“Hyper citizenship” and the Evolution of a Global Identity - Prof. Andrea Pitasi [PhD]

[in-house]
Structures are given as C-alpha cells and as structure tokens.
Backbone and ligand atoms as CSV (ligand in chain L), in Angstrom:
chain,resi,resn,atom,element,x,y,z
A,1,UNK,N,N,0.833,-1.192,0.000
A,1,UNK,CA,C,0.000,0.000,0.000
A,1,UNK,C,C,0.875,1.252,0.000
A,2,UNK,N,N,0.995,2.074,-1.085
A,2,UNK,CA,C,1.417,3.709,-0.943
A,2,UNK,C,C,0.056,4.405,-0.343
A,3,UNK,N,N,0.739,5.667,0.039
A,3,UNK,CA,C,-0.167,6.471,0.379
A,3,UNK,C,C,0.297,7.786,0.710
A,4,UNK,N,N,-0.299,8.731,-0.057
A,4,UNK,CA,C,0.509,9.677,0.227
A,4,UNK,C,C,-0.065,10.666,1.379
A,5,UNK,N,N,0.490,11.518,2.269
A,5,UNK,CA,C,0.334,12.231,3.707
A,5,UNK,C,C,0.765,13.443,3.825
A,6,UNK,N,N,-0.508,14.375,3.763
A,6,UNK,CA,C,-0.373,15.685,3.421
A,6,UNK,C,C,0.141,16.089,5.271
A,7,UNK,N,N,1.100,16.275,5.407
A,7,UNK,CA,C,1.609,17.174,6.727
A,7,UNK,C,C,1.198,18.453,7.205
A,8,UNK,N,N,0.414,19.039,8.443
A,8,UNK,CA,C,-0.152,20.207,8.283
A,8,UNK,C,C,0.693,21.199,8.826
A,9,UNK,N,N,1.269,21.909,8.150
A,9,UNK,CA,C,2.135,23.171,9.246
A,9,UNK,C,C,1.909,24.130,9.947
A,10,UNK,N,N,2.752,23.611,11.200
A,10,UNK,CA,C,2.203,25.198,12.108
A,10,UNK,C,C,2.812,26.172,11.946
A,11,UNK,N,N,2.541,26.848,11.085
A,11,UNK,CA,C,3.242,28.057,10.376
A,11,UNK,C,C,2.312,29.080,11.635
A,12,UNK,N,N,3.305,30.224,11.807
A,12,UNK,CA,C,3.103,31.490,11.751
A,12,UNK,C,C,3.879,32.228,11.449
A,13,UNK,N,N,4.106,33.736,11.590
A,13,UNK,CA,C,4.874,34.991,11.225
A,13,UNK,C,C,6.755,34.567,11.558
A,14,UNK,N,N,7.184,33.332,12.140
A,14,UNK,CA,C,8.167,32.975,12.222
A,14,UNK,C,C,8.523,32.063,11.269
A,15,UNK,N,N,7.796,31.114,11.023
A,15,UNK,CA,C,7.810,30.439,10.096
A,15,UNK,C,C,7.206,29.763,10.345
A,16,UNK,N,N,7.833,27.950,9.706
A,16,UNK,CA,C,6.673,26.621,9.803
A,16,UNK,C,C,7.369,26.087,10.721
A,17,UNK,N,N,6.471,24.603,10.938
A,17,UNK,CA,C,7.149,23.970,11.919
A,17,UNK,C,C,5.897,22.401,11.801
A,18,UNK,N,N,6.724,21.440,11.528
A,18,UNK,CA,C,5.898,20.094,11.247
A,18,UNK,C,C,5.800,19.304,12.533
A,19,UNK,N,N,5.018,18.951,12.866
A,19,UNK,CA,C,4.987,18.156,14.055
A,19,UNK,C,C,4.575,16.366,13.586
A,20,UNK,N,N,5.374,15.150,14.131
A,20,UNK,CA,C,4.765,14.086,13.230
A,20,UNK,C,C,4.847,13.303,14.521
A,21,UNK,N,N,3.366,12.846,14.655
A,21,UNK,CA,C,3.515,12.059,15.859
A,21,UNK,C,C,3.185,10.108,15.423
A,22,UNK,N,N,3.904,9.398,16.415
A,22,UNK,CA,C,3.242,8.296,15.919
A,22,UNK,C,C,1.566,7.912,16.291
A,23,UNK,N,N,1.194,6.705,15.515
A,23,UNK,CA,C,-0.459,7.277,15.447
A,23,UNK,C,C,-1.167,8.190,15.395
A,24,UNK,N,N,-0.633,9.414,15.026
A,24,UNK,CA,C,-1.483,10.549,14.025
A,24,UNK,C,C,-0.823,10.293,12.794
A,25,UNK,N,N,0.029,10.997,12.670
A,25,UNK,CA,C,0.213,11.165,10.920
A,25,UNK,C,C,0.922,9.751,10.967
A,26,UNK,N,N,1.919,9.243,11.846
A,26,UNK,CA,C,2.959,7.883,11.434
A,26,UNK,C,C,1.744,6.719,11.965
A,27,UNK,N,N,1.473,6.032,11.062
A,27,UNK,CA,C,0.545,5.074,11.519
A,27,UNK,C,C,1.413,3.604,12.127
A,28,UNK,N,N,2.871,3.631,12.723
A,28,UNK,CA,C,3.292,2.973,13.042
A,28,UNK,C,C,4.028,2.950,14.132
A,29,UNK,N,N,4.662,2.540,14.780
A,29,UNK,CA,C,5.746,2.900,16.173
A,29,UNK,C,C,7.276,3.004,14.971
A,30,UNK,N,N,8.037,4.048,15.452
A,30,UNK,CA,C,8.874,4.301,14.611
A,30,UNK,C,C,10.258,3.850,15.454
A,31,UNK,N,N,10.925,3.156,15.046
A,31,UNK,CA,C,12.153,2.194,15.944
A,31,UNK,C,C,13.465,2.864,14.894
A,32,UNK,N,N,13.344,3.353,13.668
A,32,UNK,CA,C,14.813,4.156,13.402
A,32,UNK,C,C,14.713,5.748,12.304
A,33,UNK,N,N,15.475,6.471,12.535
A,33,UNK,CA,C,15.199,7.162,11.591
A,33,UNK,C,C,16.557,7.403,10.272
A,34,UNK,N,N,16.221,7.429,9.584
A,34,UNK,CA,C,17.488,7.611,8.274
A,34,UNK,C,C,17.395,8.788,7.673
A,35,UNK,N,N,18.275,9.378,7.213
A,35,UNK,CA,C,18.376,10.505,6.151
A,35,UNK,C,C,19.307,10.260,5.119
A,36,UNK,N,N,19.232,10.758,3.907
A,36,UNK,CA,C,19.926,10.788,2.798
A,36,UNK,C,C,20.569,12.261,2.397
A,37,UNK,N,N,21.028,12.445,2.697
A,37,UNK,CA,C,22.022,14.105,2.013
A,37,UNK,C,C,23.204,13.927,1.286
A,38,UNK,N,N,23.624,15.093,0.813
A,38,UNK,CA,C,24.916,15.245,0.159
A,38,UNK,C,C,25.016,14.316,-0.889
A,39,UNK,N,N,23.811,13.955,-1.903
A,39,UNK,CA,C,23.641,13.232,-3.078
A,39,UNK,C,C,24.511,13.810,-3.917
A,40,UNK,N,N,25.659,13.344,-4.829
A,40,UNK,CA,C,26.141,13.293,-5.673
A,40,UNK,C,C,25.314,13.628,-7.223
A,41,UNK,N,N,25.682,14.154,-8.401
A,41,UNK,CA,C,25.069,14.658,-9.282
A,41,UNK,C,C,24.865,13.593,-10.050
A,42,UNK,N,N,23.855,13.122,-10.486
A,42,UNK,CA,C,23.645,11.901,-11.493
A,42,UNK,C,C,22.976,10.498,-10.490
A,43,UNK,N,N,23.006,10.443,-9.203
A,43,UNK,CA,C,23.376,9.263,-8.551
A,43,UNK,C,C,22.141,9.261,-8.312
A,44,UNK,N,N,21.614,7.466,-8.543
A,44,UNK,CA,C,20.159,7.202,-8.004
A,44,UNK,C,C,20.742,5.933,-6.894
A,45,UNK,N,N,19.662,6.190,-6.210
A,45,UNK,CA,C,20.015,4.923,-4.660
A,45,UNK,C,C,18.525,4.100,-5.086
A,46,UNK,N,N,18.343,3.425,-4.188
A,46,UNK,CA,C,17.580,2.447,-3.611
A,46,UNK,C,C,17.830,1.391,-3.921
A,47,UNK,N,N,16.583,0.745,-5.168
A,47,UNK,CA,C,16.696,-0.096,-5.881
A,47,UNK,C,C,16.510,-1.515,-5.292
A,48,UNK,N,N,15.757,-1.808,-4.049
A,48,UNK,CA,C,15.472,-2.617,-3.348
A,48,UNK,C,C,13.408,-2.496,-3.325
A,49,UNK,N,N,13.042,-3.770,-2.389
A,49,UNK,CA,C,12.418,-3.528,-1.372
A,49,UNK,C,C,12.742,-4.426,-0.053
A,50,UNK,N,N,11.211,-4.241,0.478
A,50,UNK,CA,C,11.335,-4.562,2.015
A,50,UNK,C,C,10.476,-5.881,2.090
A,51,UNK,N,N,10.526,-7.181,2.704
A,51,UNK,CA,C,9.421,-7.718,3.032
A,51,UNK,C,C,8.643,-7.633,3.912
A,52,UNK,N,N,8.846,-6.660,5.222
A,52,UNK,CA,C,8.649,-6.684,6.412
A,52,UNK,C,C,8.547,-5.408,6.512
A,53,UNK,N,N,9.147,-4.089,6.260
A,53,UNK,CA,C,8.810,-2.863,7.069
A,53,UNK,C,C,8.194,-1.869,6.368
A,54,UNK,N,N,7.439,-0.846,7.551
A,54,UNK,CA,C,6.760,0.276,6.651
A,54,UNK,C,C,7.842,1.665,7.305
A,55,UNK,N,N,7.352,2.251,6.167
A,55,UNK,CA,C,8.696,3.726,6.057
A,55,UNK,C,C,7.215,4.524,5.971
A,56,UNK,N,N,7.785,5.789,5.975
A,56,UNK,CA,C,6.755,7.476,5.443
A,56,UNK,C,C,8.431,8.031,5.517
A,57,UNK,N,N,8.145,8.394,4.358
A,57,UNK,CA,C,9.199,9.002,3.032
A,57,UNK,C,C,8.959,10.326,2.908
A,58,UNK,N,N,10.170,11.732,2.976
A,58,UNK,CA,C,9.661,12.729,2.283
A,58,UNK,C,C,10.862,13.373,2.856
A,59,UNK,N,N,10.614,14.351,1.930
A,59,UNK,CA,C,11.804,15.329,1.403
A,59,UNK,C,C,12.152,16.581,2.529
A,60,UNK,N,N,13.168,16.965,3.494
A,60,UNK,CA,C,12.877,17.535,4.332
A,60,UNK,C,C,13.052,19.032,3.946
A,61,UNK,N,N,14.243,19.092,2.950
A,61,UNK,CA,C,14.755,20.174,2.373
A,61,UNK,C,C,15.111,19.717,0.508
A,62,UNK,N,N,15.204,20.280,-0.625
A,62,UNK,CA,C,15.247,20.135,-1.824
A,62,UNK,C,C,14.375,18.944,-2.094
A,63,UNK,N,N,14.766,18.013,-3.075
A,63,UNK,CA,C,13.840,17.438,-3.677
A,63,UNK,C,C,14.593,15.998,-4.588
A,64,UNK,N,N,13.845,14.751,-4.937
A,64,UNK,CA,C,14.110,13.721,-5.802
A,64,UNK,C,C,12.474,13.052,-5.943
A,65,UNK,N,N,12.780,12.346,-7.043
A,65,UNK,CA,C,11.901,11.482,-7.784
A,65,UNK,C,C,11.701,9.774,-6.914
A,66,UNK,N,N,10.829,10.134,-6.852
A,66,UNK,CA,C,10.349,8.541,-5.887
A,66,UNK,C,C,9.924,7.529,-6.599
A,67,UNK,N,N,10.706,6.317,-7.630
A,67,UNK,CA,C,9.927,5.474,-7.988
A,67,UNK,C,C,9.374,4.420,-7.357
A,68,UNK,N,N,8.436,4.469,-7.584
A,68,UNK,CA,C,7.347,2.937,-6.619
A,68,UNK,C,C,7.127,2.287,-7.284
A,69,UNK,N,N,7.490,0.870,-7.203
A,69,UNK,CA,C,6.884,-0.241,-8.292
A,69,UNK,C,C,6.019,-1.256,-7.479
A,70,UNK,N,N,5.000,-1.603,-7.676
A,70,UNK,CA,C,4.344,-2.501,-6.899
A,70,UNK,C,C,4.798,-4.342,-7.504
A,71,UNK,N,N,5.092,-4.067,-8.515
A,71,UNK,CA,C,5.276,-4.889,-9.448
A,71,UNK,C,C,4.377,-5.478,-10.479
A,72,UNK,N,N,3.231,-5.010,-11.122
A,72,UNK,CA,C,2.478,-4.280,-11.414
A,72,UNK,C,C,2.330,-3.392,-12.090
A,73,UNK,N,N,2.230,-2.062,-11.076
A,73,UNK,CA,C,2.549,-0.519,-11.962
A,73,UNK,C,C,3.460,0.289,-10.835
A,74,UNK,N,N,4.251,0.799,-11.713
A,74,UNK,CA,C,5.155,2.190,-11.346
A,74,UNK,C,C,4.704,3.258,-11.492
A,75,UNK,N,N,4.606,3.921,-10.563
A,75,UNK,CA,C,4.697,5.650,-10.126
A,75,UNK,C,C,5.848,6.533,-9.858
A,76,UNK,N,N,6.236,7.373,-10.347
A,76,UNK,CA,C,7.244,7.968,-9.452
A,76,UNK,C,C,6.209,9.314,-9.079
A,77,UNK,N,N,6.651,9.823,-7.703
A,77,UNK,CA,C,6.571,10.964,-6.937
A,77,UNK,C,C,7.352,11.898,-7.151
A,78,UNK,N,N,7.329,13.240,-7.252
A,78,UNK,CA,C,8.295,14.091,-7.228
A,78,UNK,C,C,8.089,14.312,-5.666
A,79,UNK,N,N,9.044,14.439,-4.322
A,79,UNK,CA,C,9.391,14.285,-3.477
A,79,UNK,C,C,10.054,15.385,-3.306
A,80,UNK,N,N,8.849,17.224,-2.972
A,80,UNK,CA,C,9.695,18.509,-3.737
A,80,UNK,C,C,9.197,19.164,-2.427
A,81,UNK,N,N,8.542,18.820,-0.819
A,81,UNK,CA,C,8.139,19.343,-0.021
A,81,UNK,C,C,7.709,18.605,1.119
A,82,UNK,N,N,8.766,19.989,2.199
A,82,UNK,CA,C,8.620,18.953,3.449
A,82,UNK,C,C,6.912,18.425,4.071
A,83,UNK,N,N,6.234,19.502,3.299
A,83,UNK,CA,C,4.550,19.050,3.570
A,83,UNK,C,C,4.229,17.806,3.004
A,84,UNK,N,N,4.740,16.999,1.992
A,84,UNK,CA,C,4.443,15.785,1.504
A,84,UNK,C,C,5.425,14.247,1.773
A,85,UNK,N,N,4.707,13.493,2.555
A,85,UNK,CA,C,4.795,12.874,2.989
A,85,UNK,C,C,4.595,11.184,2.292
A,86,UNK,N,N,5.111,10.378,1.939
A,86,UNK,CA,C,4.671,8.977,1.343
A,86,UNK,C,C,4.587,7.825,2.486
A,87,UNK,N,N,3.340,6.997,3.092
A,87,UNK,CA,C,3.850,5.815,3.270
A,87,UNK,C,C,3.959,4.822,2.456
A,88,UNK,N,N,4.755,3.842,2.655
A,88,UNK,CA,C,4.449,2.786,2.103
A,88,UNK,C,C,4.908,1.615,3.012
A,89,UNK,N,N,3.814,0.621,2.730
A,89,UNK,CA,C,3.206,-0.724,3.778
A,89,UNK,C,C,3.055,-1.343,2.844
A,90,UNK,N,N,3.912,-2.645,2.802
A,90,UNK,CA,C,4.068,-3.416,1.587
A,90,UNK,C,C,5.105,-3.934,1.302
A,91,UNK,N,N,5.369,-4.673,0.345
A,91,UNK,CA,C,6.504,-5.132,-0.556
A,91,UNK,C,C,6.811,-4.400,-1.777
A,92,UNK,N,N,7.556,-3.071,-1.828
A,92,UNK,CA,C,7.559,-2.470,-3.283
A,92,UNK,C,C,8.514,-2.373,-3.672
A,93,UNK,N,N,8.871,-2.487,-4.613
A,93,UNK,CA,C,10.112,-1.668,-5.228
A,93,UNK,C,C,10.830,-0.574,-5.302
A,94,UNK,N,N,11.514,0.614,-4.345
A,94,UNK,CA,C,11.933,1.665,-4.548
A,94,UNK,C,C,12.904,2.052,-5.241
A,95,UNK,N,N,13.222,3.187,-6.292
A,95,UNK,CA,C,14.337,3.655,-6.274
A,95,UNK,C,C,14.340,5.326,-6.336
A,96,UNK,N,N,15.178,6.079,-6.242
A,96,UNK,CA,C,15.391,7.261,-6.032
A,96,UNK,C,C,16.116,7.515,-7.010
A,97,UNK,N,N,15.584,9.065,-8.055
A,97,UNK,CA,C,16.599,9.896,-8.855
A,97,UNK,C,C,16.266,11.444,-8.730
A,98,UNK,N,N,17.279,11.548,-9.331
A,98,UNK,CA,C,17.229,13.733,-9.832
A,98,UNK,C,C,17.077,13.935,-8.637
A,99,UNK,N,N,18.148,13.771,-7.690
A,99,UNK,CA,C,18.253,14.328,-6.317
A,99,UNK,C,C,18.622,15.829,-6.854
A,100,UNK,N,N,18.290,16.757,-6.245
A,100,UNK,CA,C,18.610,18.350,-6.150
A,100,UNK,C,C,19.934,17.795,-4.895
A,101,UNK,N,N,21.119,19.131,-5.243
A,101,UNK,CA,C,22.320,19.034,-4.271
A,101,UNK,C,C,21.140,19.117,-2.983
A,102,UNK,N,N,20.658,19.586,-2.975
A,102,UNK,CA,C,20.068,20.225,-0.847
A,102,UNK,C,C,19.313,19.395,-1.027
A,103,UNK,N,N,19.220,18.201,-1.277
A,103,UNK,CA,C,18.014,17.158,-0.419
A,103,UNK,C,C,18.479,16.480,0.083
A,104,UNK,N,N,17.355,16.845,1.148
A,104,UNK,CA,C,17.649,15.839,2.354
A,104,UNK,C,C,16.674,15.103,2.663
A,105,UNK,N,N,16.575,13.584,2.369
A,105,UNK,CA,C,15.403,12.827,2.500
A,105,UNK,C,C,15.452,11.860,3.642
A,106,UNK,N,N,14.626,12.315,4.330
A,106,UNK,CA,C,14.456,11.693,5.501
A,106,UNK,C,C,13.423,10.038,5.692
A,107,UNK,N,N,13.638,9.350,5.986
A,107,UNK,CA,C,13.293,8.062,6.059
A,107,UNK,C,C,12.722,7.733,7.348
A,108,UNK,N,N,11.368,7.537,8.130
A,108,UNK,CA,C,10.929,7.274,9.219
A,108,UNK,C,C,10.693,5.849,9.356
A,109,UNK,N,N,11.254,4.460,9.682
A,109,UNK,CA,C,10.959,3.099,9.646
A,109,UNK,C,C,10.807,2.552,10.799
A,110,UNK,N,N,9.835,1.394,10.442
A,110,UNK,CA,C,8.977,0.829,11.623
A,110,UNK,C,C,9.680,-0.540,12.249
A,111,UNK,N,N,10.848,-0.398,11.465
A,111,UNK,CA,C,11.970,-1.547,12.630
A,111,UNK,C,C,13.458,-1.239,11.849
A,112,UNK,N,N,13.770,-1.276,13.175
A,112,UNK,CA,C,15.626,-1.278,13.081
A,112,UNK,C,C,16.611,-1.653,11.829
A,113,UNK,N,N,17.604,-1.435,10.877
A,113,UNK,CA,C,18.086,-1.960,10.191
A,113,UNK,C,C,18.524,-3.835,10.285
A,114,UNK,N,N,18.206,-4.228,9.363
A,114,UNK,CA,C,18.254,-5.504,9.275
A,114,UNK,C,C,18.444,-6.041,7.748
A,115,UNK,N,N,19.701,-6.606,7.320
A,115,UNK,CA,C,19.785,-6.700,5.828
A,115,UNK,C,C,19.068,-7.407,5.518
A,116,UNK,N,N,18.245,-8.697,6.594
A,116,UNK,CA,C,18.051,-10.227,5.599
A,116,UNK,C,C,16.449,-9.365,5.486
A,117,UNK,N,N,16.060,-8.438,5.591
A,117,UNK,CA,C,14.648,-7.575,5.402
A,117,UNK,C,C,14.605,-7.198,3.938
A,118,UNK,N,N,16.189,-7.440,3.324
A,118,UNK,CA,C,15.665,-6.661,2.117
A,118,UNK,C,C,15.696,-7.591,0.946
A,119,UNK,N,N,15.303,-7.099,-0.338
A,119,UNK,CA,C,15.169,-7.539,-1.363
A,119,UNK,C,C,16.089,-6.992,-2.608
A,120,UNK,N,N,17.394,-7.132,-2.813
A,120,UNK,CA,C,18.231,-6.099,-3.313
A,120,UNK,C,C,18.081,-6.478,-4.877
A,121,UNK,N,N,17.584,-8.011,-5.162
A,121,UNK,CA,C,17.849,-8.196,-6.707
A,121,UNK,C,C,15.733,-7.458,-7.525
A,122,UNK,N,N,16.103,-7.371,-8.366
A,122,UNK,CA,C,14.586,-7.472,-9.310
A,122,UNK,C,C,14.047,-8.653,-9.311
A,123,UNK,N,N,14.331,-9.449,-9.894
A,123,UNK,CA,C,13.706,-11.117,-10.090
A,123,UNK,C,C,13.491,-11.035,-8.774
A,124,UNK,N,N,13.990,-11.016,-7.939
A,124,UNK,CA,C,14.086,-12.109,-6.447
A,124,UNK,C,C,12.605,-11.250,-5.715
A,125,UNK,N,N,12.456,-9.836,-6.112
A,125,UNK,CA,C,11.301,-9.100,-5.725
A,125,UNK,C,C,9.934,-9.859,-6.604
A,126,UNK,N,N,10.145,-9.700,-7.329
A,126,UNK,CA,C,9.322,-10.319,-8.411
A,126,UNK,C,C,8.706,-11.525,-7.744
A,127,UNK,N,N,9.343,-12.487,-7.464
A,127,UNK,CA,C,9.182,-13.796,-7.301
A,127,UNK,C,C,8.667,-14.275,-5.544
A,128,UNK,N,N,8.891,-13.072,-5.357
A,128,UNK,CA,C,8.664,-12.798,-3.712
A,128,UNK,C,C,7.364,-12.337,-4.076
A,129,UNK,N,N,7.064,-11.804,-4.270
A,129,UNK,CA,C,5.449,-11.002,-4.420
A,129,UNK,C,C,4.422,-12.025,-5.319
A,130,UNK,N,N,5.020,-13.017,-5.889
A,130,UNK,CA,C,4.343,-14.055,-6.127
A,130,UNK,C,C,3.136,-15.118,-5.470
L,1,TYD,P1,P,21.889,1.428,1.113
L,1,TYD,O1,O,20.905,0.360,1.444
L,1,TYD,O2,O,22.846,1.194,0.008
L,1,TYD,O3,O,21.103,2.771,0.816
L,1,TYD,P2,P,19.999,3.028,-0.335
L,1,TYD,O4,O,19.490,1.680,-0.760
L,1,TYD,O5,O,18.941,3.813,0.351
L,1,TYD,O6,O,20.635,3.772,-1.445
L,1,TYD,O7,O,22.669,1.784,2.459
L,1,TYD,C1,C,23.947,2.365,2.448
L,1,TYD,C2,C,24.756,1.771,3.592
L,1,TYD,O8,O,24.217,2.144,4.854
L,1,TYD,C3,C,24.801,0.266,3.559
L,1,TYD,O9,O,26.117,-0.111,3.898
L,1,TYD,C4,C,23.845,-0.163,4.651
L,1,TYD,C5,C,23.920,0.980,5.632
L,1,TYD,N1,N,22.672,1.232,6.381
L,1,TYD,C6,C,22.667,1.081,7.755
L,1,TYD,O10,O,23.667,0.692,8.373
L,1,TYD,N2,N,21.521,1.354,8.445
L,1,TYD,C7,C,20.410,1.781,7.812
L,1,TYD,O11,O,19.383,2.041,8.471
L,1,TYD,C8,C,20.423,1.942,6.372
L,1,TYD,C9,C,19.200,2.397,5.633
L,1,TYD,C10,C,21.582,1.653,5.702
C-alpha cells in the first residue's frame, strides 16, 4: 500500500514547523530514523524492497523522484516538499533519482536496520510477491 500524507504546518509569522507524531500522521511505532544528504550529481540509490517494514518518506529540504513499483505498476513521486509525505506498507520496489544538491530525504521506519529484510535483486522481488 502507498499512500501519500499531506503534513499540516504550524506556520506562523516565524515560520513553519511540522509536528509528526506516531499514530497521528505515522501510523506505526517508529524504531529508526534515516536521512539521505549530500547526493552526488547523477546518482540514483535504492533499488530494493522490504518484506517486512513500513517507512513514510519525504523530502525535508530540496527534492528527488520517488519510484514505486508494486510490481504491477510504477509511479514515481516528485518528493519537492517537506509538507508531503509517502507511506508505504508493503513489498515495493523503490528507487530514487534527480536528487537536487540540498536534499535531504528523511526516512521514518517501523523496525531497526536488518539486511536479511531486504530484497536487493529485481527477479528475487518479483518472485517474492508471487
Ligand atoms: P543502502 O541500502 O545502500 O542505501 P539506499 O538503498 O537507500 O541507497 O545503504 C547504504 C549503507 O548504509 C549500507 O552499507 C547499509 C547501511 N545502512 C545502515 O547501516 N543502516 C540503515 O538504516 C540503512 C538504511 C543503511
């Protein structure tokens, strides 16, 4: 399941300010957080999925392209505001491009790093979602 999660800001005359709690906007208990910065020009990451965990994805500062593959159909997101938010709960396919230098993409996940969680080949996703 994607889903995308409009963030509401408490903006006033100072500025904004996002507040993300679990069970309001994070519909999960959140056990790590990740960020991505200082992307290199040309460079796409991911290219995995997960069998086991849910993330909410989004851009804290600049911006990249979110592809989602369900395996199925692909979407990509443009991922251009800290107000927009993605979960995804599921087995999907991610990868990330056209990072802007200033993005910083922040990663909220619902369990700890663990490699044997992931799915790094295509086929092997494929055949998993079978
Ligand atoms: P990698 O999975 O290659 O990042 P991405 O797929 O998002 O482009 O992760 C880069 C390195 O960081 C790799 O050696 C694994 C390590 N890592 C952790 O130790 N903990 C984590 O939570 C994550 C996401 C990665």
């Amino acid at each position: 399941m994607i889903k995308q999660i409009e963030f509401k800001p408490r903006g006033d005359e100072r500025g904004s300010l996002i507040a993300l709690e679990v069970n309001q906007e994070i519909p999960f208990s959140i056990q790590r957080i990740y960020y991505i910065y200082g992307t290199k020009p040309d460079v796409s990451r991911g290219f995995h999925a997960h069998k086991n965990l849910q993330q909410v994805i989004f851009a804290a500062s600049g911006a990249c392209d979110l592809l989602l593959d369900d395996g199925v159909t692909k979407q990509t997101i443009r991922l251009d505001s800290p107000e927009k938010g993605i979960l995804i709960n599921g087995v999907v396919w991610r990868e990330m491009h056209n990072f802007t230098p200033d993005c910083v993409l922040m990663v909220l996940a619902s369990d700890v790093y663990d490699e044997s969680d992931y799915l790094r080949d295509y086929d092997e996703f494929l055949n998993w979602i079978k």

The idea of the paper moves from the consideration of autonomous agents and global flows eventually converging by means of autopoietic systems. This work reframes the topic of the reconfiguration in the evolving social scenarios within Pitasi’s concept of HYPERCITIZENSHIP, sketched out by designing a muldimensional and multipolar convergence among different kinds of citizenship. With its four conceptual dimensions, Hypercitizenship, features the strategic attitude of those areas in which capitalism is turning into turbogenetic capitalism. Its main features are the following: Cosmopolitan, scientific, societarian and entrepreneurial. The Hypercitizenship concept is focused on the fact that communication about key challenges of our times is increasingly meaning communication and public understanding of science and technology for governance and policymaking on a global, glocal and cosmopolitan scale. From this point of view, law becomes one of the à la carte products to be bought by browsing a global "catalogue" (Mundus) surfing on a technological global platform (Globus) of which the internet is the best metaphor and which can be seen as the most important platform for convergence developments and as a driver of several, key, changes. This new media platform is cosmopolitan and glocal while the mass media often still fall into the methodological nationalism trap. Indeed, the emerging scenarios are more and more shaped by supranational (UN, EU, NAFTA) or multinational (Standard & Poor’s, Moody’s…) entities and by new localisms which cannot survive outside a global network. Thus, the emerging glocality is witnessing that the “national state” citizenship is too big -bureaucratically speaking-, but too small -in competitive terms-, to be strategic in the merging scenarios. Hence, the importance of a new conception of citizenship in the glocal age is rising, which we refer to as “Hypercitizenship”. Keywords: Cosmopolitism, science, entrepreneurship, social autonomies, systemic regulation, complexity